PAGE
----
Graduate Urban Economics, Spring 2017

Syllabus (updated 4/17/2017)


  1. Week 1 (2/20): Introduction, Monocentric City (lecture notes)
    1. Required: Brueckner, Jan K., “The Structure of Urban Equilibria: A Unified Treatment of the Muth-Mills Model”, Ch. 20, Handbook of Regional Science and Urban Economics, Vol 2, 1987
    2. Optional: Duranton, Gilles and Puga, Diego, “Urban Land Use”, Handbook of Regional Science and Urban Economics, Vol 5, 2015. The first two sections (up to p14) cover the basic model from our class.
  2. Week 2 (2/27): Monocentric City continued (lecture notes)
    1. Required: LeRoy, Stephen F. and Sonstelie, Jon, Paradise Lost and Regained: Transportation Innovation, Income, and Residential LocationJournal of Urban Economics, 1983
  3. Week 3 (3/6): Decentralization in China (lecture notes)
    1. Required: Baum-Snow, Brandt, Henderson, Turner, Zhang. “Roads, Railroads and Decentralization of Chinese Cities,” Review of Economics and Statistics, forthcoming
  4. Week 4 (3/13): Spatial Equilibrium across Cities (lecture notes)
    1. Required: Roback, Jennifer. “Wages, Rents, and the Quality of Life,” Journal of Political Economy, 1982
    2. Recommended: Glaeser, Edward, and Gottlieb, Joshua, “The Wealth of Cities: Agglomeration Economies and Spatial Equilibrium in the United States,” Journal of Economic Literature, 2009
  5. Week 5 (3/20): Urbanization in China (lecture notes)
    1. Required: Chauvin, Juan Pablo, Glaeser, Edward, Ma, Yueran, and Tobio, Kristina, “What is Different about Urbanization in Rich and Poor Countries? Cities in Brazil, China, India, and the United States.” Journal of Urban Economics, 2016
    2. Required: J. Vernon Henderson, “Urbanization in China: Policy Issues and Options,” Recommendation to China Economic Research and Advisory Program, 2009
  6. Week 6 (3/27): New Economic Geography (lecture notes)
    1. Required: Krugman, Paul, “Scale Economies, Product Differentiation, and the Pattern of Trade,” American Economic Review, 1980
    2. Required: Krugman, Paul, “Increasing Returns and Economic Geography,” Journal of Political Economy, 1991
  7. Week 7 (4/1): Agglomeration and Increasing Returns: Evidence from China (lecture notes)
    1. Faber, Ben. “Trade Integration, Market Size, and Industrialization: Evidence from China’s National Trunk Highway System,” Review of Economic Studies, 2014.
  8. Week 8 (4/10): Micro-foundations of Agglomeration (lecture notes)
    1. Required: Duranton, Gilles and Puga, Diego, “Micro-Foundations of Urban Agglomeration Economies,” Ch 48, Handbook of Regional Science and Urban Economics, Vol. 4, 2004
      1. Note 1: This is a long paper and so I only want you to understand the basic models of sharing, matching, and learning. Therefore you can skip sections: 2.3.2, 2.4, 3.1.5, 3.3, 4.2.2, 4.3.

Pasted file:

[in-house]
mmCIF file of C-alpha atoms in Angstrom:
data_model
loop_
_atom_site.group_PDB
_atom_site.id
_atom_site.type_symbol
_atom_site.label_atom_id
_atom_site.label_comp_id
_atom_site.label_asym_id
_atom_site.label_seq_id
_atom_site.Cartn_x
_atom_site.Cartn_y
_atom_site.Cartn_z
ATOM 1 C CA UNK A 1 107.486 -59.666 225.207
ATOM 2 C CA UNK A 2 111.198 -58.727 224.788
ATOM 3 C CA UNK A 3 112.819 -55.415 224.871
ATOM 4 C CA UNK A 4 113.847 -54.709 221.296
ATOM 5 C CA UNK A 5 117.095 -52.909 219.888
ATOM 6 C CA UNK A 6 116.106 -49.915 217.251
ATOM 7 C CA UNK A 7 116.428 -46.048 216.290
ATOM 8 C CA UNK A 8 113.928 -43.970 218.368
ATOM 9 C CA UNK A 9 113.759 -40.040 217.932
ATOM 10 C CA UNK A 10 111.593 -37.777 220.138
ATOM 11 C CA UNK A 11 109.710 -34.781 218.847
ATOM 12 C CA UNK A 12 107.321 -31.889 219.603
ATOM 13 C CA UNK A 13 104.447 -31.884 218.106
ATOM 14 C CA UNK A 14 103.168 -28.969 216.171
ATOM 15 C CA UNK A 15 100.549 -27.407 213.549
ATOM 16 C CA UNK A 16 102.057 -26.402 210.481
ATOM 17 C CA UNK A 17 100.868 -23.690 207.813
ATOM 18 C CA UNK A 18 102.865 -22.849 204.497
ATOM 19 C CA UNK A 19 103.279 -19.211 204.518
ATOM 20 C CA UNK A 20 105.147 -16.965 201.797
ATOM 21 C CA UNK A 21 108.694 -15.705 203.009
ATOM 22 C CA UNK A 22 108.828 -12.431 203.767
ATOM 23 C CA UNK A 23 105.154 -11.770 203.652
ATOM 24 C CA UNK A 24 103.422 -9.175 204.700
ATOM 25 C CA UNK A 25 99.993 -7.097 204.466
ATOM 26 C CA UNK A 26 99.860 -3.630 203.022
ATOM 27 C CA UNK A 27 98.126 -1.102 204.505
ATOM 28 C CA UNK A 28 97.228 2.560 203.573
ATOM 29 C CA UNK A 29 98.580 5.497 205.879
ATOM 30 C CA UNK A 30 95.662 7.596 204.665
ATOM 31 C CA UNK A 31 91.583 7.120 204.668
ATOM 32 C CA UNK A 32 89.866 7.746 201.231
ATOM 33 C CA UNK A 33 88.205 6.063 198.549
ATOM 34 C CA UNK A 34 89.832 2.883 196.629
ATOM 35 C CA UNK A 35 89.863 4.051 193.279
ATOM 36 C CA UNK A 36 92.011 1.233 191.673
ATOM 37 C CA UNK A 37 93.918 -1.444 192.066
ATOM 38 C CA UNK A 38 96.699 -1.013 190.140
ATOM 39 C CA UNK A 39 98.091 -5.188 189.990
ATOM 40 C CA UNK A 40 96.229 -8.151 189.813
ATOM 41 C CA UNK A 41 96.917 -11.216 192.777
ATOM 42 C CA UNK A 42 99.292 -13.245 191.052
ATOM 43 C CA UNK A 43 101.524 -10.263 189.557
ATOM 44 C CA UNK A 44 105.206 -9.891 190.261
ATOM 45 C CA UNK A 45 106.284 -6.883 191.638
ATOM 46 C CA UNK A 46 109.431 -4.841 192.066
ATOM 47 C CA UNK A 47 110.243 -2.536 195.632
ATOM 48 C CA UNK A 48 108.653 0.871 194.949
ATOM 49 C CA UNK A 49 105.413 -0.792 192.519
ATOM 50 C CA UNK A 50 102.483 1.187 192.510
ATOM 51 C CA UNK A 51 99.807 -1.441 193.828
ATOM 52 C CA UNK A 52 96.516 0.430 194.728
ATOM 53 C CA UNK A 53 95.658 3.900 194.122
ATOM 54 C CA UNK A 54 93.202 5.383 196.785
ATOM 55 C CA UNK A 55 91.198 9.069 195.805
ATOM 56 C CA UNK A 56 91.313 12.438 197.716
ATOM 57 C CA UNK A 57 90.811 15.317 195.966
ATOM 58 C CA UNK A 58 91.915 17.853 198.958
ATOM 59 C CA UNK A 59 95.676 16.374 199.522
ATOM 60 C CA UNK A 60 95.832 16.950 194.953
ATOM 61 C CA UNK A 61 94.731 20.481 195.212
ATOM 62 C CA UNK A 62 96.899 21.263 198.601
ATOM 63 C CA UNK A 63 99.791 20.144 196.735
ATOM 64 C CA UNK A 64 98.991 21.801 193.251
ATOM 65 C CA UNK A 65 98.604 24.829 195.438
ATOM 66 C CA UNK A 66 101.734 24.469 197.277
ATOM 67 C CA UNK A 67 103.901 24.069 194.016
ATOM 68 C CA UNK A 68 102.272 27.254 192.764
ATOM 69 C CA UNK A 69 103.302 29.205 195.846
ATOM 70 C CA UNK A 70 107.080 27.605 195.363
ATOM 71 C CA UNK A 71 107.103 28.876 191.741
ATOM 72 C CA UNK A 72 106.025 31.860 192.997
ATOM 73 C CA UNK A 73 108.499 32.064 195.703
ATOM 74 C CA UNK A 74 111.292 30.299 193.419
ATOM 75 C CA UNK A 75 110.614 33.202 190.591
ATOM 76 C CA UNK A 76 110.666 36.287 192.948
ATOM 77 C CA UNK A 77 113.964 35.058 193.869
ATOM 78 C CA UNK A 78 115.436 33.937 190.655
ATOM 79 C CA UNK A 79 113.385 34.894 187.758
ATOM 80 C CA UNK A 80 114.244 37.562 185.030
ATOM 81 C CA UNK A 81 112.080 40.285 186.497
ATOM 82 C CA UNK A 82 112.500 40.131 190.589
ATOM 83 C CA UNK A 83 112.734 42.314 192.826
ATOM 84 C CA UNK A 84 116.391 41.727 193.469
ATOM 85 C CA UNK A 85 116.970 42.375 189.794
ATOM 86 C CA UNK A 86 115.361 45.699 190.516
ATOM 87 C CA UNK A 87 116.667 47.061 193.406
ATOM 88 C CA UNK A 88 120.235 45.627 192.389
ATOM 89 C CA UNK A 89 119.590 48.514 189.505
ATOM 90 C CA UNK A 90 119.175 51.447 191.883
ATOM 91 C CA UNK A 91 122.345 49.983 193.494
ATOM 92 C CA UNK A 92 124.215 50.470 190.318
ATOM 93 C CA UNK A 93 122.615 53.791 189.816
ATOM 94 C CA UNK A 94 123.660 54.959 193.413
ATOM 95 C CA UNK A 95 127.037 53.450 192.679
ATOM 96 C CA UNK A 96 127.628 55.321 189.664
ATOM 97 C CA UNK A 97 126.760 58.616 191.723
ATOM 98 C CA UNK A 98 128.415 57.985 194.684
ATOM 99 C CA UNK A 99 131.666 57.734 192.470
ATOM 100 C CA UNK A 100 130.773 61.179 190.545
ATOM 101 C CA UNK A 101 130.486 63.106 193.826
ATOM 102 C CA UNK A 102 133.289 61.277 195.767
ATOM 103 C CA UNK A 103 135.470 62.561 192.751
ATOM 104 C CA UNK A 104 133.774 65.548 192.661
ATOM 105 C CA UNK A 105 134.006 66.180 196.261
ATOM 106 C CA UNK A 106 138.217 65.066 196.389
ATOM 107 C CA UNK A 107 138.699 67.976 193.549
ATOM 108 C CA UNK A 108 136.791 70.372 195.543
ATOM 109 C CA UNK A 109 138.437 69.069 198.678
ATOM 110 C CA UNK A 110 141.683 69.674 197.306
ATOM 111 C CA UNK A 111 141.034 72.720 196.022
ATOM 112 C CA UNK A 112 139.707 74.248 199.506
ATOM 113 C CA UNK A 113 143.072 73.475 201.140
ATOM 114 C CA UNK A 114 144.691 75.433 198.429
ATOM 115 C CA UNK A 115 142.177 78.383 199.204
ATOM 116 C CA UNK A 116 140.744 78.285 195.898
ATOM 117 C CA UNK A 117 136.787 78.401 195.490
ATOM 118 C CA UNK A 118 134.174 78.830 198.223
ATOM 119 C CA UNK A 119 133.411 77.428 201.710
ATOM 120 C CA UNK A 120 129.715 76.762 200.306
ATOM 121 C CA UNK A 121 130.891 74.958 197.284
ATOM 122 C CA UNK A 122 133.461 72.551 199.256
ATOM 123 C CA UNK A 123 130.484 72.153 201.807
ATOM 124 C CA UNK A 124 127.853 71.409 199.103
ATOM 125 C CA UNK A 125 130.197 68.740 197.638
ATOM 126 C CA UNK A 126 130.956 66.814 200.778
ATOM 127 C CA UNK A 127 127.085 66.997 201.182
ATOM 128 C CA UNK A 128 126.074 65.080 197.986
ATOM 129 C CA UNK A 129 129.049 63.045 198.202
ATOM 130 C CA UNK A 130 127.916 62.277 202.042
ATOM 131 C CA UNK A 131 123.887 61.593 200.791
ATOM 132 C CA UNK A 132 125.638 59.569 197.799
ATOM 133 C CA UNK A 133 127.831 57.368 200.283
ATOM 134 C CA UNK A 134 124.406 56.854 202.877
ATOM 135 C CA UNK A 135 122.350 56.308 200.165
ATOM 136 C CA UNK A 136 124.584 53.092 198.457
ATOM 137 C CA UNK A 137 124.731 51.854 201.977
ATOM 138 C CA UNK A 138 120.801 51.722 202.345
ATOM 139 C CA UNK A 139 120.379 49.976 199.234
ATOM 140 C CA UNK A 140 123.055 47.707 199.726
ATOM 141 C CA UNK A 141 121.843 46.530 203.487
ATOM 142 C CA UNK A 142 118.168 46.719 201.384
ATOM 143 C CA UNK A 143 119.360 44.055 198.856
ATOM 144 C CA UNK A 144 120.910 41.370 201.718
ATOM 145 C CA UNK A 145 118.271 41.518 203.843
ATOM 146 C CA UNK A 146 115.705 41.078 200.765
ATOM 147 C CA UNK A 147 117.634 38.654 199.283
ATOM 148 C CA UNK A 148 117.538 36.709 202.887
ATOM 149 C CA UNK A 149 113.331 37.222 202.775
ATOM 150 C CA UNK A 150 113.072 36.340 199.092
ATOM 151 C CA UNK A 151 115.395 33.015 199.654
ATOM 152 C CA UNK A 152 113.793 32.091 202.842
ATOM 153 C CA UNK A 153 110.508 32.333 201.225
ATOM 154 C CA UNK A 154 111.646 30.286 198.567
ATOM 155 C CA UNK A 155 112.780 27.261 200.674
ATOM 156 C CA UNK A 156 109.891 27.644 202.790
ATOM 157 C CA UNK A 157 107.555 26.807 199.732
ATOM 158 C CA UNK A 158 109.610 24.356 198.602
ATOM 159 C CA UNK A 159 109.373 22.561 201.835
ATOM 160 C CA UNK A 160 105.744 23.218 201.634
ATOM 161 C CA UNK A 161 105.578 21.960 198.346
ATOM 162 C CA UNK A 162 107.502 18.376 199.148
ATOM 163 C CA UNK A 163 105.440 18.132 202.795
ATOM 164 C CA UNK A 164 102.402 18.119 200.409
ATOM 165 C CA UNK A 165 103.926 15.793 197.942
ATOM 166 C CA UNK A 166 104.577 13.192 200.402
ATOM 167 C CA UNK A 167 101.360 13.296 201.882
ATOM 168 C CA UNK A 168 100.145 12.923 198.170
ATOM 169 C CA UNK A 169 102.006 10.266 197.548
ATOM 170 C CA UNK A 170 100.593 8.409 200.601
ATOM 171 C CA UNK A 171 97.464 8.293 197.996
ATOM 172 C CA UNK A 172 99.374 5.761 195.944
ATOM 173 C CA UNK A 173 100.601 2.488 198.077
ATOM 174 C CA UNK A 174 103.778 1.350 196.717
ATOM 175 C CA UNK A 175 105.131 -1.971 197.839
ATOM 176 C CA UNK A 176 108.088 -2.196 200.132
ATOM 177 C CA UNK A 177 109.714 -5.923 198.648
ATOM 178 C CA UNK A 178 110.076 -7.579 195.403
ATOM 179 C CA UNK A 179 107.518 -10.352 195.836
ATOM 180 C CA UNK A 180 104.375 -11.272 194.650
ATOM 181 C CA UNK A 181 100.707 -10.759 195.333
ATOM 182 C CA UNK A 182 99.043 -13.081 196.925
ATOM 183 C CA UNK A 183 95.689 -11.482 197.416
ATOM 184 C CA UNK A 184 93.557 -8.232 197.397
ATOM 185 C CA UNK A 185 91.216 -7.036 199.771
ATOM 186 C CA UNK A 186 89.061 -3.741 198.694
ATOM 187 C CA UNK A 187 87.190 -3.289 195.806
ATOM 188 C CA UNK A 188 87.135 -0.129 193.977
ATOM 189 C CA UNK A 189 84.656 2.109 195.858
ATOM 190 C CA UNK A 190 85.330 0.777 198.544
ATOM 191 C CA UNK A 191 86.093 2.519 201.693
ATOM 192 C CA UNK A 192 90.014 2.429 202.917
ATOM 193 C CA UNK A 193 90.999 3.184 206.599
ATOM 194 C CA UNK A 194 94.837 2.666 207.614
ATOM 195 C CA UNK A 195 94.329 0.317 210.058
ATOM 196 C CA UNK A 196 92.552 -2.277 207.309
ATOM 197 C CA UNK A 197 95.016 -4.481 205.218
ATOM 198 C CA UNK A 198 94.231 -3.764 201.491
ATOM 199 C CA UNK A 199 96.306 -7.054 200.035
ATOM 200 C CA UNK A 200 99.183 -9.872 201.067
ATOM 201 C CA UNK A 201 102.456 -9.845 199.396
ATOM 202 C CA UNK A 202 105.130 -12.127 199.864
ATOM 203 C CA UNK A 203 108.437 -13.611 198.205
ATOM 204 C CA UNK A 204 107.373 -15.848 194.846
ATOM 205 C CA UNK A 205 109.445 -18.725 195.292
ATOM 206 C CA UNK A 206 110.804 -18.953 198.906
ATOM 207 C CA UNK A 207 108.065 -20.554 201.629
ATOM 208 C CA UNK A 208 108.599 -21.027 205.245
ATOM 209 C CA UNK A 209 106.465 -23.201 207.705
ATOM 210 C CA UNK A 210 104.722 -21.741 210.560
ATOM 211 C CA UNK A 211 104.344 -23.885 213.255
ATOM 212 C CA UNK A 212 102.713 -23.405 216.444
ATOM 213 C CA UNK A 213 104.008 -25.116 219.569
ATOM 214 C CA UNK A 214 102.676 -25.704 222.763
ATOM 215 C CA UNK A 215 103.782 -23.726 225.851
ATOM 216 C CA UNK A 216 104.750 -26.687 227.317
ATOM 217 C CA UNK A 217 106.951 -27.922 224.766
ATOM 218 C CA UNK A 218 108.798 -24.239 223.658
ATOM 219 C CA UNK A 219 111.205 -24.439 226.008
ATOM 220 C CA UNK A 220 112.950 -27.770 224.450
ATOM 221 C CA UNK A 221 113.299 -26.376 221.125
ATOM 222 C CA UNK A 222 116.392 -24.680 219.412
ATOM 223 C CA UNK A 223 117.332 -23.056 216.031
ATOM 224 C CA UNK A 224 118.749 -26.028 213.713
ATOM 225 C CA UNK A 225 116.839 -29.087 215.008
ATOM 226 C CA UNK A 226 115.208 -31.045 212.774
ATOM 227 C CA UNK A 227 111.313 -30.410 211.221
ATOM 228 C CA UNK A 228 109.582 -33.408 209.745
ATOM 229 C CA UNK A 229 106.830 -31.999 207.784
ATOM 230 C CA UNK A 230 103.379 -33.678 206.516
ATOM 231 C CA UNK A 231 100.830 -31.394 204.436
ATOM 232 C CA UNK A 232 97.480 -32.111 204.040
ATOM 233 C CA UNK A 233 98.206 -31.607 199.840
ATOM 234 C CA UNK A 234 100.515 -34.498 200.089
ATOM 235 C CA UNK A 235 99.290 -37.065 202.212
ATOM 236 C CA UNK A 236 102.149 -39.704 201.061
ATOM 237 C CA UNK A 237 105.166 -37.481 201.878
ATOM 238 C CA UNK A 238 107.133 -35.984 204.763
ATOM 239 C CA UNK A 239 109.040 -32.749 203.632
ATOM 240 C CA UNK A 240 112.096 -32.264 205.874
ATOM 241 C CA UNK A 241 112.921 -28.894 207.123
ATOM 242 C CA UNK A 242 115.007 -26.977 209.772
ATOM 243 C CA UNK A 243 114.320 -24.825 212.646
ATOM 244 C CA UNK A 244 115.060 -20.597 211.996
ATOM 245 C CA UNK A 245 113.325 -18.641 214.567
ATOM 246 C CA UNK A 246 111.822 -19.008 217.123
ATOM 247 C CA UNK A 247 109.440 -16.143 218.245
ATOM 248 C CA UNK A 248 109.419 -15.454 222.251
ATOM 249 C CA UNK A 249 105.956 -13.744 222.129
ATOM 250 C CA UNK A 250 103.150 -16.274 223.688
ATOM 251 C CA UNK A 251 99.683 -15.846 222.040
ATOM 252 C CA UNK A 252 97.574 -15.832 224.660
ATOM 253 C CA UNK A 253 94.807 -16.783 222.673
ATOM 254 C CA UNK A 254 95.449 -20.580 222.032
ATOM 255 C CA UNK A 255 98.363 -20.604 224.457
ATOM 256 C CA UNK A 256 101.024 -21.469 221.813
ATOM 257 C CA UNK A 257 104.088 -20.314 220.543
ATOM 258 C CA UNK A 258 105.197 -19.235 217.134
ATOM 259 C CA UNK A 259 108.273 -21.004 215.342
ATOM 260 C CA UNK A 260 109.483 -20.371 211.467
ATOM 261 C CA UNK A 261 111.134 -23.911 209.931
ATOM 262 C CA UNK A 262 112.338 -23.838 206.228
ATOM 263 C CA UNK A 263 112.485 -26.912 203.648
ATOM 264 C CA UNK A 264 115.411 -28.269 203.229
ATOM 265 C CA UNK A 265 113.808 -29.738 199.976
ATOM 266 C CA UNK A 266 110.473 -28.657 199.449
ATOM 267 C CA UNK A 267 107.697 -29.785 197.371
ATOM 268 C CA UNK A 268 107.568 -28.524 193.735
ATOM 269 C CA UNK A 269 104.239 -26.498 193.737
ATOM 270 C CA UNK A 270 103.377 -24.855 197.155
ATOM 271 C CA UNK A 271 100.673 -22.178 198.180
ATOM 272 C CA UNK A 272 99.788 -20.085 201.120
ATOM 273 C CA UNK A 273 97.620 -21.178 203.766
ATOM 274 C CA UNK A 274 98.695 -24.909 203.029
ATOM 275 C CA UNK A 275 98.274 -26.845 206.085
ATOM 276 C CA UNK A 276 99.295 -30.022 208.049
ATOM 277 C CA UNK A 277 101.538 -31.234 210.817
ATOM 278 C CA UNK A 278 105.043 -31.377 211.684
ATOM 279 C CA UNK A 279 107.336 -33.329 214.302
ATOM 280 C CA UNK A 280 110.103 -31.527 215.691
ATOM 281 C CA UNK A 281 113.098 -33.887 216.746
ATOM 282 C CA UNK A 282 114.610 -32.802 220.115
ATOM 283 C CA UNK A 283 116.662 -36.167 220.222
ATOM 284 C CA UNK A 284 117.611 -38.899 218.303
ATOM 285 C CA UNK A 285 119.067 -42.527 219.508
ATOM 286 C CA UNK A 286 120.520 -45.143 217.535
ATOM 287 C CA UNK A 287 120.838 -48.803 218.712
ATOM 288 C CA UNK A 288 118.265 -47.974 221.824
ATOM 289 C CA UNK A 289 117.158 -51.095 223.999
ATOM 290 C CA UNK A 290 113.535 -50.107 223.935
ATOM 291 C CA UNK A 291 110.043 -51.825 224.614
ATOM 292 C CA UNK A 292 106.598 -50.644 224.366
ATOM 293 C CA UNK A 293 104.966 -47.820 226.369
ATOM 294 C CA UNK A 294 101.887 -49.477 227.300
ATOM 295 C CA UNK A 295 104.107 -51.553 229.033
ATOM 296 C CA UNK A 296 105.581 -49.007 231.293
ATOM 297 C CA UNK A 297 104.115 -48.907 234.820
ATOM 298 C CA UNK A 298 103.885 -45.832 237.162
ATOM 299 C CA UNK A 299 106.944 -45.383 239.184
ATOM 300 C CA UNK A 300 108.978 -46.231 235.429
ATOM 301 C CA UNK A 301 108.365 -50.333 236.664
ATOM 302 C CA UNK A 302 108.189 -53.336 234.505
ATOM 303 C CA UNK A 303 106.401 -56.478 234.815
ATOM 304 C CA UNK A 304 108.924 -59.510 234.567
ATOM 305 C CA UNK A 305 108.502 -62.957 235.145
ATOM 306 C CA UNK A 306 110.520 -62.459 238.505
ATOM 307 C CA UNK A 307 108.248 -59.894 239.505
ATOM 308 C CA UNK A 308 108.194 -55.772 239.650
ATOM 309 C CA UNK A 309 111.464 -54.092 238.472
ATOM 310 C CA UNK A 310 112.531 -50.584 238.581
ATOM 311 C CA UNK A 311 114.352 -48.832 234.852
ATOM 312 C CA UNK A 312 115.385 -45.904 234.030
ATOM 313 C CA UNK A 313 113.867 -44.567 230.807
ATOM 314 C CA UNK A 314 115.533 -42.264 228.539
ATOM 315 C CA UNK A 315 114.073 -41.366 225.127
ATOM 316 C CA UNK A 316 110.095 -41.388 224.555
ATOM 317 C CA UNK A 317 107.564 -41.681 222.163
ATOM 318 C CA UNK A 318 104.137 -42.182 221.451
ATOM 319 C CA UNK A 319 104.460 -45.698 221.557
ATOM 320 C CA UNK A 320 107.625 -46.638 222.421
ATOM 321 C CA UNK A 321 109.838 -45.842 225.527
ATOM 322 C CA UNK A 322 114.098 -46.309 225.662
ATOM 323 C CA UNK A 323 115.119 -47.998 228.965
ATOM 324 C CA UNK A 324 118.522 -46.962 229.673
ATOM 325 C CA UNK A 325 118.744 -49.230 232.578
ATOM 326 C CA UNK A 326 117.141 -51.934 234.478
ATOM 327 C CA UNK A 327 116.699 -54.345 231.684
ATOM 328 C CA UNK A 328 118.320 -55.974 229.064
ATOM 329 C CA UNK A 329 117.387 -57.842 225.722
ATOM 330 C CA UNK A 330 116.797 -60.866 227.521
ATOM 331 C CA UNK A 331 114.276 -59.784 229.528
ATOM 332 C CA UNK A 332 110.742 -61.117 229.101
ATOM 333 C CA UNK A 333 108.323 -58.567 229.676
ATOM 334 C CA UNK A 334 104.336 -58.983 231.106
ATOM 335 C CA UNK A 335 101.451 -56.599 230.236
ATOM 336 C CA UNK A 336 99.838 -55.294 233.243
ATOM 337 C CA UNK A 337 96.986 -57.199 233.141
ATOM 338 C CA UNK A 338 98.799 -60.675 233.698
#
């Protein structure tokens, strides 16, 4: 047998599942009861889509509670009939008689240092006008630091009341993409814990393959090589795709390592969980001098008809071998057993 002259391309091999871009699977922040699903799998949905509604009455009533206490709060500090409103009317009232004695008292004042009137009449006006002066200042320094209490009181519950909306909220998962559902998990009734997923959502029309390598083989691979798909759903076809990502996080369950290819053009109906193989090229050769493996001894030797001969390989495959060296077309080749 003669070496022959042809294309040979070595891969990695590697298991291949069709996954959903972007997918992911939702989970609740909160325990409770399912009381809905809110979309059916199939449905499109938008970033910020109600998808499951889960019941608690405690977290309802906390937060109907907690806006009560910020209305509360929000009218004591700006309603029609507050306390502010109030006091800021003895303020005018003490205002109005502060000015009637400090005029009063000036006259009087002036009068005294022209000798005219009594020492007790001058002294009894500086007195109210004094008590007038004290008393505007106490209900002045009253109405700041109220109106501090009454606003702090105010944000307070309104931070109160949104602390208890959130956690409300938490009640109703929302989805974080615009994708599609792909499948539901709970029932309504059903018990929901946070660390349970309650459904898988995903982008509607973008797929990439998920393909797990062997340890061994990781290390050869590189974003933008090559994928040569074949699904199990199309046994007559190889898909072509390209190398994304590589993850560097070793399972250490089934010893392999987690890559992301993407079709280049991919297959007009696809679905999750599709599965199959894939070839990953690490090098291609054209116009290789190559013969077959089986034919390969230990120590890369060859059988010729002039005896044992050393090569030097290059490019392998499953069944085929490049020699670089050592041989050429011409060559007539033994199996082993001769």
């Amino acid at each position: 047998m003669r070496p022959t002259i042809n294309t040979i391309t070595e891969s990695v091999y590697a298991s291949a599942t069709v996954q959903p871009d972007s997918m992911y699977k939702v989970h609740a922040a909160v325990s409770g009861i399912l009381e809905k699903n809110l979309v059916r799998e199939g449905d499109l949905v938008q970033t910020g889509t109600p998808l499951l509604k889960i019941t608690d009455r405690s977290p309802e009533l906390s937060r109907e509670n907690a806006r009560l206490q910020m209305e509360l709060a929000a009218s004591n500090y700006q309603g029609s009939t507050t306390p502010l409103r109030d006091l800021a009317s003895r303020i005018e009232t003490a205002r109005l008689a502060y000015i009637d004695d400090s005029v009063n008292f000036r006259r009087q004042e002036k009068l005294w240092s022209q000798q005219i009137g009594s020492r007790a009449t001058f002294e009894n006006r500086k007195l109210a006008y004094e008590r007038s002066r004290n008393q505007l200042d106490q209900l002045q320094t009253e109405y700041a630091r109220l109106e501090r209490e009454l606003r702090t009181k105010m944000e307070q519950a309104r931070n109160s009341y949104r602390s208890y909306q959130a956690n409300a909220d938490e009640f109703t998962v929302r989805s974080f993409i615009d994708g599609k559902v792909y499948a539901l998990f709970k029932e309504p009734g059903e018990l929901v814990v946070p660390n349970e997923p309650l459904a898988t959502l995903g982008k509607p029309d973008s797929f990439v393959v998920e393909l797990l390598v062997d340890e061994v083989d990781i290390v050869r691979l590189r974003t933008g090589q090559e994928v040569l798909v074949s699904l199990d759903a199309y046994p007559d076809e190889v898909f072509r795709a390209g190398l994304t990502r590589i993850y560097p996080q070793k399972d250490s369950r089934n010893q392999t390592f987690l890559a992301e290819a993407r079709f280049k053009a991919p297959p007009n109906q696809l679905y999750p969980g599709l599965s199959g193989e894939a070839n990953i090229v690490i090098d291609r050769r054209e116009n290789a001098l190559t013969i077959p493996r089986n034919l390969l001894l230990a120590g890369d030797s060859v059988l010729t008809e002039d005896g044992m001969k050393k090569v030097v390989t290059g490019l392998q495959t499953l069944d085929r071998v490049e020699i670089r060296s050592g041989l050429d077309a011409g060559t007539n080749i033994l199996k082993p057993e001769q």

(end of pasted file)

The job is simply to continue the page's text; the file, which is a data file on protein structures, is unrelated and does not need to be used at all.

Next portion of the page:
2. Note 2: above link is to the final working paper, which is a clearer digital copy than the handbook article
  9. Week 9 (4/17): Systems of Cities: Evidence from China (lecture notes)
    1. Required: Au, Chun-Chung and Henderson, J. Vernon, “Are Chinese Cities Too Small?”, Review of Economic Studies, 2006
  10. Week 10 (4/24): Agglomeration and Firm Concentration (lecture notes)
    1. Required: Ellison, Glenn and Glaeser, Edward, “Geographic Concentration in U.S. Manufacturing Industries: A Dartboard Approach,” Journal of Political Economy, 1997
    2. Optional: Guimaraes, Figueiredo, Woodward, “Measuring the Localization of Economic Activity: A Parameteric Approach,” Journal of Regional Science, 2007
  11. Week 11 (5/1): 劳动节 (no class)
  12. Week 12 (5/8):  Sorting within Cities (lecture notes)
    1. Required: Bayer, Patrick, Ferreira, Fernando, and McMillan, Robert, “A Unified Framework for Measuring Preference for Schools and Neighborhoods,” Journal of Political Economy, 2007
    2. Optional: Bayer, Patrick, McMillan, Robert, and Rueben, Kim “An Equilibrium Model of Sorting in an Urban Housing Market,” NBER WP 10865
  13. Week 13 (5/16): Spatial Methods in R
    1. Class exercise in basic spatial methods: R notebook
    2. Class exercise in point pattern analysis: R notebook
  14. Week 14 (5/22): Website-based Datasets in Economics Research
    1. Cosman, Jacob and Schiff, Nathan, “Welcome! We Have a New Menu: Measuring Product Responses to Competition,” WP, 2017
    2. Brief discussion of web-based data sources in economics research: lecture notes
    3. Class exercise: code
  15. Week 15 (5/29): Consumer Cities (lecture notes)
    1. Required: Couture, Victor, and Handbury, Jessie, “Urban Revival in America, 2000 to 2010,” Working Paper 2016
    2. Optional: Schiff, Nathan, “Cities and Product Variety: Evidence from Restaurants,” Journal of Economic Geography, 2015
  16. Week 16 (6/5): Student presentations